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Public health leaders call for new efforts to promote vaccination acceptance
On Thursday, an international coalition of public health leaders including CUNY SPH Dean Ayman El-Mohandes and Senior Scholar Scott Ratzan issued a statement asserting its commitment to vaccine acceptance around the world and to eliminating vaccine-preventable diseases, including childhood diseases such as measles, mumps, and rubella. (2019-05-30)
1 in 5 civil monetary penalties due to EMTALA violations involved psychiatric emergencies
Nearly one in five civil monetary penalty settlements related to Emergency Medical Treatment and Labor Act (EMTALA) violations involved psychiatric emergencies. (2019-05-13)
The perils of a leader who is too extroverted
Extroverts are often seen as natural leaders in organizations. But a new study suggests that some leaders may have too much of a good thing. (2019-05-06)
Responding to extremist attacks: For Muslim leaders, 'It's damned if you do, damned if you don't'
Muslim leaders face a perilous task when asked to publicly respond to violent attacks carried out by Muslim extremists. (2019-04-30)
Bosses who put their followers first can boost their business
Companies would do well to tailor training and recruitment measures to encourage managers who have empathy, integrity and are trustworthy -- because they can improve productivity, according to new research from the University of Exeter Business School. (2019-04-25)
Computer games for fish uncover why some prey lead and others follow
For the first time, researchers have shed new light on the evolution of different social roles within animal groups by exploring how fish predators target and attack groups of virtual prey. (2019-04-15)
Preventing toxic work environments through ethical leadership
Recently published research from SDSU management professor, Dr. Gabi Eissa and University of Wisconsin -- Eau Claire management professor, Dr. (2019-04-03)
Avoidance or responsible moral choices -- what is your supervisor like?
It is important to understand and prevent unethical behavior in working life. (2019-03-21)
How a positive work environment leads to feelings of inclusion among employees
Fostering an inclusive work environment can lead to higher satisfaction, innovation, trust and retention among employees, according to new research from Binghamton University, State University of New York. (2019-03-18)
Positivity can transform the healthcare workplace
Positivity can transform the healthcare workplace, according to a professor at Binghamton University, State University of New York. (2019-03-04)
In small groups, people follow high-performing leaders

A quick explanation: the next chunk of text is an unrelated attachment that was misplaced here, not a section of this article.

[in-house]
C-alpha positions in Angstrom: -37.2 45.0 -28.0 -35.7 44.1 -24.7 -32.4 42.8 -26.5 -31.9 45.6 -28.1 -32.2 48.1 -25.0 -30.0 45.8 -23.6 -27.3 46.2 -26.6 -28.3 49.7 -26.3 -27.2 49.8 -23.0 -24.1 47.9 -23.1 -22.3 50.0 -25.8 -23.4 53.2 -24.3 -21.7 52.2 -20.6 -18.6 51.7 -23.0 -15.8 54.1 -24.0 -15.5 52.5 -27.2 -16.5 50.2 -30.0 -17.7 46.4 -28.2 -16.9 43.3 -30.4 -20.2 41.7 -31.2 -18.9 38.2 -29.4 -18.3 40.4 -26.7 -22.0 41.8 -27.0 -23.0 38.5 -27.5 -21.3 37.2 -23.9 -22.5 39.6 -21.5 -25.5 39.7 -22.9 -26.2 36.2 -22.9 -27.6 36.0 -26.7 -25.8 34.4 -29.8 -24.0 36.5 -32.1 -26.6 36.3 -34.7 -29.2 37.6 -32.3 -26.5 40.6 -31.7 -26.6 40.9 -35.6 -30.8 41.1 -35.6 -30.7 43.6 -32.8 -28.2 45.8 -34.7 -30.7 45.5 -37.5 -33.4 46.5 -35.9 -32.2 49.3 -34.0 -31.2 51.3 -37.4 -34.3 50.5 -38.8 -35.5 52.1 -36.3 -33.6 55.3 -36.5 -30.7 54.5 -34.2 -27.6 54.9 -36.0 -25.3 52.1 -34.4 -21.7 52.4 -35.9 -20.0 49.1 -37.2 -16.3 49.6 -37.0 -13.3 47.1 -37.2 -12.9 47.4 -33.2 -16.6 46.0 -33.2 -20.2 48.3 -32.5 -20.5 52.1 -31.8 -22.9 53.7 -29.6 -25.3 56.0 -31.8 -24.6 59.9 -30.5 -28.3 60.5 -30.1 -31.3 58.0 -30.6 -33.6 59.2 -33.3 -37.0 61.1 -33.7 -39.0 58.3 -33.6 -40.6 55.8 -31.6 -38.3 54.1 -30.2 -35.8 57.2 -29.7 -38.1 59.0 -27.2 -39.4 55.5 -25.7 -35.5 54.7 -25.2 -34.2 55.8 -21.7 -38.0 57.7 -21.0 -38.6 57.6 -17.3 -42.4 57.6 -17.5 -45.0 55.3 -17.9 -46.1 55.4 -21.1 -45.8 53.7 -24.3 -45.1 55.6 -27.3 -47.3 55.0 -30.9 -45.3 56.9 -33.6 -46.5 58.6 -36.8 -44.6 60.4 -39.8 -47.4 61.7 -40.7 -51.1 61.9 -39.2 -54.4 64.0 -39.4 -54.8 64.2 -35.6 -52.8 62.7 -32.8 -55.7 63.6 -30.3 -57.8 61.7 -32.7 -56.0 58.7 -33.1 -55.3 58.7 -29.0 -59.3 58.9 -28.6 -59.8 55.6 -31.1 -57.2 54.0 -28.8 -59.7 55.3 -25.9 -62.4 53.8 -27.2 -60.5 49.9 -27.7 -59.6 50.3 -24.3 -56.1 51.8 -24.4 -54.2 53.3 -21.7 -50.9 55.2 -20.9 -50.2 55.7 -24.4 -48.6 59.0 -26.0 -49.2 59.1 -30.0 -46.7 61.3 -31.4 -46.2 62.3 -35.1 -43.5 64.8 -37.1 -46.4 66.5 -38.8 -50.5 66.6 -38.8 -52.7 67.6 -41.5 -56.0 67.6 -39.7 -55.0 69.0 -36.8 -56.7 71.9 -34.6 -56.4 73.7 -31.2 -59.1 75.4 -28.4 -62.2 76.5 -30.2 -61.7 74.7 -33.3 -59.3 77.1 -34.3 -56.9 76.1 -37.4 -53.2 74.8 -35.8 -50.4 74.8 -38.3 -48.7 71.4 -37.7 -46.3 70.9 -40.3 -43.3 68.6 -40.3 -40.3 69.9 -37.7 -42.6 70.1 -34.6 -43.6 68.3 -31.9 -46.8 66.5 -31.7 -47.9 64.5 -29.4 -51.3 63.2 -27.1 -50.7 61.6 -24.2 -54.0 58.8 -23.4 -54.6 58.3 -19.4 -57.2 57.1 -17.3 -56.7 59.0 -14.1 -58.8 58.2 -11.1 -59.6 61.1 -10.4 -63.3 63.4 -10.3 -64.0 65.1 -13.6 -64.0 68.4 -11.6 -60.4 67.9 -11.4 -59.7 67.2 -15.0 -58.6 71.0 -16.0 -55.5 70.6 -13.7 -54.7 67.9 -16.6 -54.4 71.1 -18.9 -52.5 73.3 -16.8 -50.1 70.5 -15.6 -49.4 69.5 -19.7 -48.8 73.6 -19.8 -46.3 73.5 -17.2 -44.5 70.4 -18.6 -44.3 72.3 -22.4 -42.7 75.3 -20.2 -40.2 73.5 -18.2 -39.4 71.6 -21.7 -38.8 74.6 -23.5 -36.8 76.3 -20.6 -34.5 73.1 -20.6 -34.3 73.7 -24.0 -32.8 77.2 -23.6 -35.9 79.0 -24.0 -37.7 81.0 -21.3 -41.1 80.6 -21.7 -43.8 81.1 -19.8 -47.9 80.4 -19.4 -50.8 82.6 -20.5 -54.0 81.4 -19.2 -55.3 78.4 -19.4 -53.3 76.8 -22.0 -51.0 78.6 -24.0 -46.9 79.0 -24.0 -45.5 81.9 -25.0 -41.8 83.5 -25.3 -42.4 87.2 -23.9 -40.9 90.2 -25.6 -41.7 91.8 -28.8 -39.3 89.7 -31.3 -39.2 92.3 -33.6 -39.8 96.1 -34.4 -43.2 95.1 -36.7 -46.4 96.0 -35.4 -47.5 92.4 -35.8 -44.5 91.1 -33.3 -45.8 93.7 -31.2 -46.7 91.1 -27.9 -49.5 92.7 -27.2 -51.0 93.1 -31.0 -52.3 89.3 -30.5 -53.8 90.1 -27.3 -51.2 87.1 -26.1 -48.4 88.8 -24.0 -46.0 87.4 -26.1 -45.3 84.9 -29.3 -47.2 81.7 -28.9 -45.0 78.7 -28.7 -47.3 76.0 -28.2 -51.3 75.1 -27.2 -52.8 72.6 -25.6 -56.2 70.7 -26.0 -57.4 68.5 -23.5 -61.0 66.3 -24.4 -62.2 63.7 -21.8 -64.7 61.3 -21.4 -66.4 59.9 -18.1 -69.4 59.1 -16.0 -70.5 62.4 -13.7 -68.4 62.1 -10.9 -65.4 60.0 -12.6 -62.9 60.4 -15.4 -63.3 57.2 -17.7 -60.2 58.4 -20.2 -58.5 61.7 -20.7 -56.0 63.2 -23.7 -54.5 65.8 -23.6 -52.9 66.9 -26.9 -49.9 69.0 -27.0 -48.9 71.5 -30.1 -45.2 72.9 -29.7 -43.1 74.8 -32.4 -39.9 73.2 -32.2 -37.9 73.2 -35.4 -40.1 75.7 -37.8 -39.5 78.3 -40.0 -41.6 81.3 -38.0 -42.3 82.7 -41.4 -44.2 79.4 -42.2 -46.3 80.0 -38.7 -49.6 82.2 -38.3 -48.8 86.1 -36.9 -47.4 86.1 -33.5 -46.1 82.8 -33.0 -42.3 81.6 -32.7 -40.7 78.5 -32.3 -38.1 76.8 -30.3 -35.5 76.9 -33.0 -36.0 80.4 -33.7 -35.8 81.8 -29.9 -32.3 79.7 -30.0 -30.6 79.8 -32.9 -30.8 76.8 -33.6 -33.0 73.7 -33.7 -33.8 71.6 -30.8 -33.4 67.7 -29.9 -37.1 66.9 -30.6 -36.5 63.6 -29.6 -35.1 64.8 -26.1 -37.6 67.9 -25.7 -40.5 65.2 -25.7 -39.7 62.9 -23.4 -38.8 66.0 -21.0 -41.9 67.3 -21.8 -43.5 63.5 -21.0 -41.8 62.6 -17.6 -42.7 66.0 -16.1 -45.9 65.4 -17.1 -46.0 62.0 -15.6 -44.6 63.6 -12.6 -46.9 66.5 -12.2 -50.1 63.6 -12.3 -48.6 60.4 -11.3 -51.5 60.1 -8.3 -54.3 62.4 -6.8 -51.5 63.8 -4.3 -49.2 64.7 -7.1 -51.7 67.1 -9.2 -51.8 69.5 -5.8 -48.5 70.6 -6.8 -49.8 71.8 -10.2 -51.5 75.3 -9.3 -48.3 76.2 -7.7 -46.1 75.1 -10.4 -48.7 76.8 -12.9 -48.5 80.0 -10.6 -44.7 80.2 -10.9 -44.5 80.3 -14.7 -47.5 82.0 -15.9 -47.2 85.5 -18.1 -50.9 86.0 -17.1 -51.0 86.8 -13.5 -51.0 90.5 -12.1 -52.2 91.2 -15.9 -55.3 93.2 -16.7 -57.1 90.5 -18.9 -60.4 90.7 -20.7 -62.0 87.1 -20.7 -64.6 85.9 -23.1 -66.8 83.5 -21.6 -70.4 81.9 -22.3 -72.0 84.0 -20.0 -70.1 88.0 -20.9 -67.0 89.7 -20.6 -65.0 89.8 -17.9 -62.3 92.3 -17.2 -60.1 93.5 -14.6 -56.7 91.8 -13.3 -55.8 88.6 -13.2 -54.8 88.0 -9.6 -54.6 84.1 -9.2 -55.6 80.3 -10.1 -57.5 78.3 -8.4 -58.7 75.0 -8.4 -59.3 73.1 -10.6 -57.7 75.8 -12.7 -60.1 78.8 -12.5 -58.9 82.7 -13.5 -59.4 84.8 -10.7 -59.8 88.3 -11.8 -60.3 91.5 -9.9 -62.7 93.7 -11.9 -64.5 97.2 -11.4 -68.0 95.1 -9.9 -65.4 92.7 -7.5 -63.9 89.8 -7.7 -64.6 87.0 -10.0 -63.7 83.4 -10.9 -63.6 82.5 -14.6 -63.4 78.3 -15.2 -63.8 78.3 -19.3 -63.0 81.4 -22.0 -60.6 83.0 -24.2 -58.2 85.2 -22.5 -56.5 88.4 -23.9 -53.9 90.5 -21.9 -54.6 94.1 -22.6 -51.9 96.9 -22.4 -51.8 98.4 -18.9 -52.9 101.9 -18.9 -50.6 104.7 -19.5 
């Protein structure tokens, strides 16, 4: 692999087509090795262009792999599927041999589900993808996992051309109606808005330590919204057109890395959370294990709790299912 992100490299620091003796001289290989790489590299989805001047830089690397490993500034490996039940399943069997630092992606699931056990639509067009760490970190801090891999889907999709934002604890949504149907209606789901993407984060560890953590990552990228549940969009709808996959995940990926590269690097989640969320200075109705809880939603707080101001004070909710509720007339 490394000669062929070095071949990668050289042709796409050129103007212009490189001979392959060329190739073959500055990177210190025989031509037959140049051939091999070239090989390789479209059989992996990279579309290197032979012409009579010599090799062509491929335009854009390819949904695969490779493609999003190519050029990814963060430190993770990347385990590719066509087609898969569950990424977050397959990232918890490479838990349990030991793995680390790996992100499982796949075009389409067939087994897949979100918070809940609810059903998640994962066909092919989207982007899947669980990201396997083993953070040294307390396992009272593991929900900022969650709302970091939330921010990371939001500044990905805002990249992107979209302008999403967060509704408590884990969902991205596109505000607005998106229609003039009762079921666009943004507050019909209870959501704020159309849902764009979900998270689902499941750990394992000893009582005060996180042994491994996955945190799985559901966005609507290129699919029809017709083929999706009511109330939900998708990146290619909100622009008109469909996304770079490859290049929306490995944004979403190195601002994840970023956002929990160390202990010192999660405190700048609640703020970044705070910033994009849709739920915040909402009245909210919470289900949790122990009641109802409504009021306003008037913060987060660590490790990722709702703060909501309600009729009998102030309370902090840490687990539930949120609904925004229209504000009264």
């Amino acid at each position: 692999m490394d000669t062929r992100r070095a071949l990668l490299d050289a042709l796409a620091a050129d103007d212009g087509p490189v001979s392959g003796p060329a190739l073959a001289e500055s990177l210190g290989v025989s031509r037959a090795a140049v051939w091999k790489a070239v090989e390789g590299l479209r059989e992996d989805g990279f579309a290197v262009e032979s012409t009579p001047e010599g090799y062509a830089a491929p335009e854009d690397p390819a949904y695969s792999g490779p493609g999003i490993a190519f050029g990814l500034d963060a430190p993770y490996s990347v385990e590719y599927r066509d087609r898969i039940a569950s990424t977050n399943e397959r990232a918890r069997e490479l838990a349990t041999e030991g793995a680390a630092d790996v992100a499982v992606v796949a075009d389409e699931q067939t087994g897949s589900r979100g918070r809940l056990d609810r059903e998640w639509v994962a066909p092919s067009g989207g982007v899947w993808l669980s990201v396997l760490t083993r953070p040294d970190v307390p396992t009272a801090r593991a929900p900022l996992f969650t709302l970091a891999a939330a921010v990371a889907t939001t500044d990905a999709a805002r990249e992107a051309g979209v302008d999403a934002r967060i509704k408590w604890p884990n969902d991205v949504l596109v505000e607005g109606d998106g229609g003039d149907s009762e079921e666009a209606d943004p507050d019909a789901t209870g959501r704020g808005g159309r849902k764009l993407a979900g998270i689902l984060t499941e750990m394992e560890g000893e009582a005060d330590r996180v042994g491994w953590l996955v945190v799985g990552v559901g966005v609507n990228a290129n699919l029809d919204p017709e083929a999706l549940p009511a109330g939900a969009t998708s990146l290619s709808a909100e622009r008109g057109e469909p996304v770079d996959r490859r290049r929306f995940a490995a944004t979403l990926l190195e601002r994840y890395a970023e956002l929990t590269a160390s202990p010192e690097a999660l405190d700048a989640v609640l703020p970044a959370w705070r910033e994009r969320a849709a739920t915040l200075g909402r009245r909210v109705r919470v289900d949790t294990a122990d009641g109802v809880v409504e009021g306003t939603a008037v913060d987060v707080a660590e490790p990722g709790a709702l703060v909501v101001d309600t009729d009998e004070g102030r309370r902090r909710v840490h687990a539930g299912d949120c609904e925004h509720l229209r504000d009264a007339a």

Researchers at the NYU Tandon School of Engineering have cracked the code on how leaders arise from small groups of people over time. (2019-02-21)
Blindfolded training could help doctors save young lives
Doctors at Geneva University Hospital have found that pediatric team leaders improve more during resuscitation training if they wear a blindfold. (2019-02-14)
Trump's simple, confident language has strong historical roots
To many, President Donald Trump's use of nontraditional, off-the-cuff language seems unlike that of any other politician, but new research on the language of past and present world leaders reveals simple, straightforward messaging that exudes confidence may be the new norm -- making Trump a man of his time, rhetorically speaking. (2019-02-11)
Researchers call for big data infrastructure to support future of personalized medicine
Researchers from the George Washington University, the US Food and Drug Administration, and industry leaders published in PLOS Biology, describing a standardized communication method for researchers performing high-throughput sequencing called BioCompute. (2019-01-30)
Selection and reselection processes of executive political positions are gender biased
Although male over-representation in politics is a worldwide phenomenon, the executive is the most male-dominated branch. (2019-01-11)
Workplace 'resilience' programs might not make any difference
Workplace resilience programmes, designed to bolster mental health and wellbeing, and encourage employees to seek help when issues arise, might not make any difference, suggests research published online in Occupational & Environmental Medicine. (2018-12-18)
Does political party trump ideology?
With party and ideology so closely intertwined, the question has in the past been nearly impossible to pin down, but a new study shows that a person's policy positions are quite malleable when told that leaders of their political party support a different position. (2018-12-18)
Study finds bad bosses could turn you into a great boss
A new University of Central Florida study suggests abuse and mistreatment by those at the top of an organization do not necessarily lead to abusive behavior by lower-level leaders. (2018-12-03)
New survey highlights digital health challenges
New survey: Health system leaders plan to increase spending to defend against cyberattacks, express optimism about reimbursement for telehealth services, and feel anxiety about Apple, Amazon and Google entering the health care space. (2018-11-19)
Psychological science can make your meetings better
Meetings are the bane of office life for many professionals but they don't have to be. (2018-11-09)